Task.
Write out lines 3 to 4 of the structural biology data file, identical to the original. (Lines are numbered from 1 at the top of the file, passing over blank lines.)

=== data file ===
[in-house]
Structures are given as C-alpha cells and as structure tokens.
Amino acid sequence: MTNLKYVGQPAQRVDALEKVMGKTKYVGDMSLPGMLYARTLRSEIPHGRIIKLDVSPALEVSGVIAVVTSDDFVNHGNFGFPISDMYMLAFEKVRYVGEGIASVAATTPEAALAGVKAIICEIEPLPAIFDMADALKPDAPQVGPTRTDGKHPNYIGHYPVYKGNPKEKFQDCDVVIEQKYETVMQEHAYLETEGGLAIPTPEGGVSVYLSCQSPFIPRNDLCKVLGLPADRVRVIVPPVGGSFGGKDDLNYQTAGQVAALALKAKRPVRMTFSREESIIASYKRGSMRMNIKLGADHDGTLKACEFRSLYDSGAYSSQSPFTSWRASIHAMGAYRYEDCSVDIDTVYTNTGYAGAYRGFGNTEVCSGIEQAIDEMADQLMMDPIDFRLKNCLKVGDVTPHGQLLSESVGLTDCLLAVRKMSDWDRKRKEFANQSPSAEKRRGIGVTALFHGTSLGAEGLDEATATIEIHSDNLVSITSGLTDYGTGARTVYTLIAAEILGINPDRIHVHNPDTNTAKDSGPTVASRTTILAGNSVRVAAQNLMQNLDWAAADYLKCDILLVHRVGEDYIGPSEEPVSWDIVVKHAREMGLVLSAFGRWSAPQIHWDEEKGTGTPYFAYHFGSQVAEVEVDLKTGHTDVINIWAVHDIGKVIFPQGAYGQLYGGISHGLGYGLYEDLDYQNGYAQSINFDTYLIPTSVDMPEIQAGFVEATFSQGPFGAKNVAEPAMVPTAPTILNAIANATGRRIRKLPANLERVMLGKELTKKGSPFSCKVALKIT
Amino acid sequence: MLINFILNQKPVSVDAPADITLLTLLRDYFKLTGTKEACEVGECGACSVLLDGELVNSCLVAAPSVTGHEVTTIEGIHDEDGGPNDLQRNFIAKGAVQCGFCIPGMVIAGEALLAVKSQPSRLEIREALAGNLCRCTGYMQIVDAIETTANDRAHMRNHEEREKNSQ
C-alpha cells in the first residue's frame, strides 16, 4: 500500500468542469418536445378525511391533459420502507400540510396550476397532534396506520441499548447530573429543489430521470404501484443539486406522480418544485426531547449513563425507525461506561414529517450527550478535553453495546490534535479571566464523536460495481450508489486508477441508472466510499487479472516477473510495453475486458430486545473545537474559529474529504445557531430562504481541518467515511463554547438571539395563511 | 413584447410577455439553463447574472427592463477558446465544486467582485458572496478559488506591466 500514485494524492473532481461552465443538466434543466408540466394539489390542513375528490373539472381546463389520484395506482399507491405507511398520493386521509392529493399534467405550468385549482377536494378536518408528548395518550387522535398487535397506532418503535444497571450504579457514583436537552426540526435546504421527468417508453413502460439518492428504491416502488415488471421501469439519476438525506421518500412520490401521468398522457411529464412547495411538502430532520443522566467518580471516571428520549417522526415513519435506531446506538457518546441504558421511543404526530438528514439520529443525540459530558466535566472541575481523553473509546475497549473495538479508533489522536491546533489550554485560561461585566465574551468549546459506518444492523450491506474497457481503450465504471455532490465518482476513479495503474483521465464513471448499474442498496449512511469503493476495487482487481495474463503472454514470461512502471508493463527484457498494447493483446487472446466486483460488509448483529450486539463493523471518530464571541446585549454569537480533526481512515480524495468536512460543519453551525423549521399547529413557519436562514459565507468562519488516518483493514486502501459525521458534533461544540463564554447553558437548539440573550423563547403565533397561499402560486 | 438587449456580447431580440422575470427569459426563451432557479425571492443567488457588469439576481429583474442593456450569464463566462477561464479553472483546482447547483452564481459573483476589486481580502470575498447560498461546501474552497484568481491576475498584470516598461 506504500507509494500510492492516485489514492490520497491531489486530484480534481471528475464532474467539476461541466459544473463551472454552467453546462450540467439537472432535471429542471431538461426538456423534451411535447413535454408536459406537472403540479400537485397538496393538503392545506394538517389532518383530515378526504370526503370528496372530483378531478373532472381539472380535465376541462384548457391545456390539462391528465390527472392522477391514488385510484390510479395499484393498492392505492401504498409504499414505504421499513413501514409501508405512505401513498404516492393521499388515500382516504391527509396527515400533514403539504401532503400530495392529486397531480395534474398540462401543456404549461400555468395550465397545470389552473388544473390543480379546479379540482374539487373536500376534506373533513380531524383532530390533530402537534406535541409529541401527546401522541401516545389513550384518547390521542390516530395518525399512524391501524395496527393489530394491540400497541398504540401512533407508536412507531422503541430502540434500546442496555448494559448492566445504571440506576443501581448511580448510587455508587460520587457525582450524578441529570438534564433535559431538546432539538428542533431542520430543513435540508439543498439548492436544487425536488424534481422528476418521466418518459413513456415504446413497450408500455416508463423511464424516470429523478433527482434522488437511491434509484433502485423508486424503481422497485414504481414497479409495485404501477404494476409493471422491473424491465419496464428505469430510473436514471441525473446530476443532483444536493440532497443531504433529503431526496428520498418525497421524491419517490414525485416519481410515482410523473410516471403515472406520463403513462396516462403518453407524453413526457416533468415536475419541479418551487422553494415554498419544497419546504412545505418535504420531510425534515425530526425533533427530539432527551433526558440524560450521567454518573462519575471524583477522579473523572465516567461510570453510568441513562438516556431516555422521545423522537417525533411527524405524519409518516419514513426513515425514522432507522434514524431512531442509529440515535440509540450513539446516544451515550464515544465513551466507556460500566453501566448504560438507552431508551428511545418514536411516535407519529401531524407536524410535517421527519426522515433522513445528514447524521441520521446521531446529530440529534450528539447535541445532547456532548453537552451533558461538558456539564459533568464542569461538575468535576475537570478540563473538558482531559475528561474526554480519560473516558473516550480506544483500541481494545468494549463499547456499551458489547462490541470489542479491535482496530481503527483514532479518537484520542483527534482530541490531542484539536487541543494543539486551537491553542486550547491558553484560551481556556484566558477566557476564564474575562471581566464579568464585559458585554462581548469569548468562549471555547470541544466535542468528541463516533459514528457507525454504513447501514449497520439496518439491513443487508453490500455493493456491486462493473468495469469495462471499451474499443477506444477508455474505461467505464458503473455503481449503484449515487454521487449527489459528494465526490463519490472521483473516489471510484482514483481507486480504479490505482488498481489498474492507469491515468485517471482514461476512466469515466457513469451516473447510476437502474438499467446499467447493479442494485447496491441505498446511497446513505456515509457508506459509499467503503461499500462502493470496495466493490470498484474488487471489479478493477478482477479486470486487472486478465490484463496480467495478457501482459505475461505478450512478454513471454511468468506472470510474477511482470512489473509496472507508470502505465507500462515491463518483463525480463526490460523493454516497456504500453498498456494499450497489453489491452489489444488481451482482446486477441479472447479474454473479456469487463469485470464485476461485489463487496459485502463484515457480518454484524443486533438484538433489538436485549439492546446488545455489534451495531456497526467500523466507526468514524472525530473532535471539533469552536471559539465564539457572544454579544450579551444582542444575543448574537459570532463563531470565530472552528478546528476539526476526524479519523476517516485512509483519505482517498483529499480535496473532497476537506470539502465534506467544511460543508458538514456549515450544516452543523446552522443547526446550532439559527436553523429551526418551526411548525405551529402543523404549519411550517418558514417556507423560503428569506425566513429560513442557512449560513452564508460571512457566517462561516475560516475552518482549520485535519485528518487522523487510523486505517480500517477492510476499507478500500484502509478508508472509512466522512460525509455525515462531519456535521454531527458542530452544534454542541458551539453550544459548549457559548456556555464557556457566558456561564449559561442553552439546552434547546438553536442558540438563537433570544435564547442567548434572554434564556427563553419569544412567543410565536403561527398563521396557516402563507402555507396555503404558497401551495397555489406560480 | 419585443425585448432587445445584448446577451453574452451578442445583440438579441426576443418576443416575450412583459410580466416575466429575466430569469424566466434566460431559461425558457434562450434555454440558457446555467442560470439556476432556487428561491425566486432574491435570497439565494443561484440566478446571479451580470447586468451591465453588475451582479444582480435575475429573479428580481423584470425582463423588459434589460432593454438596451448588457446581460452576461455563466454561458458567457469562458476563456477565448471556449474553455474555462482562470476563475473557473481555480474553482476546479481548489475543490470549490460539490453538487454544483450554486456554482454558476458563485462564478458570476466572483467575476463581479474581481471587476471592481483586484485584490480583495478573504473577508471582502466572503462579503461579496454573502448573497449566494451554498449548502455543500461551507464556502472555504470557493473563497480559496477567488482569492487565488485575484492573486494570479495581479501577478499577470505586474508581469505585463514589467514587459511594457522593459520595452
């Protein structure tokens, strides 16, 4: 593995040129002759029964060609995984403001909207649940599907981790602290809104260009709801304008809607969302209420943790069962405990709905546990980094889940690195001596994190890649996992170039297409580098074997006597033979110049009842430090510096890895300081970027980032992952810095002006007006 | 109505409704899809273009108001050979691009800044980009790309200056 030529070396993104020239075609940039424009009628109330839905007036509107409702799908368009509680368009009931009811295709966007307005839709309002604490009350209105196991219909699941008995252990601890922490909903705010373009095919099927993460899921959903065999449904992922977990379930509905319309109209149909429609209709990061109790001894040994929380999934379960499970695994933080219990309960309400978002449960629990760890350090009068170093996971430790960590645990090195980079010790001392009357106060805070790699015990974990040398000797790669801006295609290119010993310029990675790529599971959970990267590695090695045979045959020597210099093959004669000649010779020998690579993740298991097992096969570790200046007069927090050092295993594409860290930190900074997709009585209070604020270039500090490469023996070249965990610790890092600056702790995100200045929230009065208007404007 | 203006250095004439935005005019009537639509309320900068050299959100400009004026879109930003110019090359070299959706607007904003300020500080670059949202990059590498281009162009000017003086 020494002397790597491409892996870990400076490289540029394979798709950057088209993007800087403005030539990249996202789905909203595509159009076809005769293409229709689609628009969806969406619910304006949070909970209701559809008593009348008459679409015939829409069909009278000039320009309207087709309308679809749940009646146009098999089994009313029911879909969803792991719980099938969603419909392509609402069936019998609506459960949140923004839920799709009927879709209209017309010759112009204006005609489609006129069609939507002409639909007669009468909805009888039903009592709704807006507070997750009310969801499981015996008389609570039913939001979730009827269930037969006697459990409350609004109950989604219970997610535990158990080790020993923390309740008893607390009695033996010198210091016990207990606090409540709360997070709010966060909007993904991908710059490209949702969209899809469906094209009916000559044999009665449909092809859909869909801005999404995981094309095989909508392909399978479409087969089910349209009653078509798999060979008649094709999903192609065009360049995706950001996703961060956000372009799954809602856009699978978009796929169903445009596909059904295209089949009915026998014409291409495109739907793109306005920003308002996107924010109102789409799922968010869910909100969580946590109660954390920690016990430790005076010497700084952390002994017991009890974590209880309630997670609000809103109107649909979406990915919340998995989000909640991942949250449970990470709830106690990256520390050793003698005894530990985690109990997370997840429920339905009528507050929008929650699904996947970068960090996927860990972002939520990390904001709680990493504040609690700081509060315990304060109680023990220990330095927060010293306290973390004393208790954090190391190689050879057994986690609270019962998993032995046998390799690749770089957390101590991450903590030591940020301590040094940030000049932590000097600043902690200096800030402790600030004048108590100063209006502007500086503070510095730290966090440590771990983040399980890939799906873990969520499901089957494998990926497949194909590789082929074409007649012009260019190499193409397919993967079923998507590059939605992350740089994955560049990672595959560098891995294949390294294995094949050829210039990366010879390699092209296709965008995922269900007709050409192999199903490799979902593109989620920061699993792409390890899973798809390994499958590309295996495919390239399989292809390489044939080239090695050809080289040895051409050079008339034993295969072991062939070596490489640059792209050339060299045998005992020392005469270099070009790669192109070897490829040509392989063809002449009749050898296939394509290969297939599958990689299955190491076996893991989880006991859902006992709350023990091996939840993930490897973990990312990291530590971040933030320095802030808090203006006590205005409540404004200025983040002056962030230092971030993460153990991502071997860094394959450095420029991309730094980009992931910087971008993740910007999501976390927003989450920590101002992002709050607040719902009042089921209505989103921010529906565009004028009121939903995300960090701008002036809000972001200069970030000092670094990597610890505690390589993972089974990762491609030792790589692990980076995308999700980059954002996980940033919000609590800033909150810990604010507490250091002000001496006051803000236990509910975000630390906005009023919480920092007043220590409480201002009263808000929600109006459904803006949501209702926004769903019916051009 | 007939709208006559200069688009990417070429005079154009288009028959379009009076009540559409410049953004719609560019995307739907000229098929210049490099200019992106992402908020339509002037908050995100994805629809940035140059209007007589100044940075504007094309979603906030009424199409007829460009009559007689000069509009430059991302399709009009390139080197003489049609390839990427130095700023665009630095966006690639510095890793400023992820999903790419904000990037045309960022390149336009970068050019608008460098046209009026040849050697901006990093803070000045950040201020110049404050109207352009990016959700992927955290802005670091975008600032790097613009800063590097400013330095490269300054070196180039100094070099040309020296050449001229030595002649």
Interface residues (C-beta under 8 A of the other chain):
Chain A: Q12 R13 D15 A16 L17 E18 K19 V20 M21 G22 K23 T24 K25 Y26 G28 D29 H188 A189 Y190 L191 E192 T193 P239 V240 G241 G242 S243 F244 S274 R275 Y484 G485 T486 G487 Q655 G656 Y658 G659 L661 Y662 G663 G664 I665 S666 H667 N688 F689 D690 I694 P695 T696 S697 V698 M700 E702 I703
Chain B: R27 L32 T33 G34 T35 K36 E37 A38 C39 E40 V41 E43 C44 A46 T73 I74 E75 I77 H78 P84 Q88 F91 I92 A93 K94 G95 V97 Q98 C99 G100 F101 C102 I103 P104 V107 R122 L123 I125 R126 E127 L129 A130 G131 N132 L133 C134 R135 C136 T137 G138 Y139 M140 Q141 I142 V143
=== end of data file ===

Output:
Amino acid sequence: MTNLKYVGQPAQRVDALEKVMGKTKYVGDMSLPGMLYARTLRSEIPHGRIIKLDVSPALEVSGVIAVVTSDDFVNHGNFGFPISDMYMLAFEKVRYVGEGIASVAATTPEAALAGVKAIICEIEPLPAIFDMADALKPDAPQVGPTRTDGKHPNYIGHYPVYKGNPKEKFQDCDVVIEQKYETVMQEHAYLETEGGLAIPTPEGGVSVYLSCQSPFIPRNDLCKVLGLPADRVRVIVPPVGGSFGGKDDLNYQTAGQVAALALKAKRPVRMTFSREESIIASYKRGSMRMNIKLGADHDGTLKACEFRSLYDSGAYSSQSPFTSWRASIHAMGAYRYEDCSVDIDTVYTNTGYAGAYRGFGNTEVCSGIEQAIDEMADQLMMDPIDFRLKNCLKVGDVTPHGQLLSESVGLTDCLLAVRKMSDWDRKRKEFANQSPSAEKRRGIGVTALFHGTSLGAEGLDEATATIEIHSDNLVSITSGLTDYGTGARTVYTLIAAEILGINPDRIHVHNPDTNTAKDSGPTVASRTTILAGNSVRVAAQNLMQNLDWAAADYLKCDILLVHRVGEDYIGPSEEPVSWDIVVKHAREMGLVLSAFGRWSAPQIHWDEEKGTGTPYFAYHFGSQVAEVEVDLKTGHTDVINIWAVHDIGKVIFPQGAYGQLYGGISHGLGYGLYEDLDYQNGYAQSINFDTYLIPTSVDMPEIQAGFVEATFSQGPFGAKNVAEPAMVPTAPTILNAIANATGRRIRKLPANLERVMLGKELTKKGSPFSCKVALKIT
Amino acid sequence: MLINFILNQKPVSVDAPADITLLTLLRDYFKLTGTKEACEVGECGACSVLLDGELVNSCLVAAPSVTGHEVTTIEGIHDEDGGPNDLQRNFIAKGAVQCGFCIPGMVIAGEALLAVKSQPSRLEIREALAGNLCRCTGYMQIVDAIETTANDRAHMRNHEEREKNSQ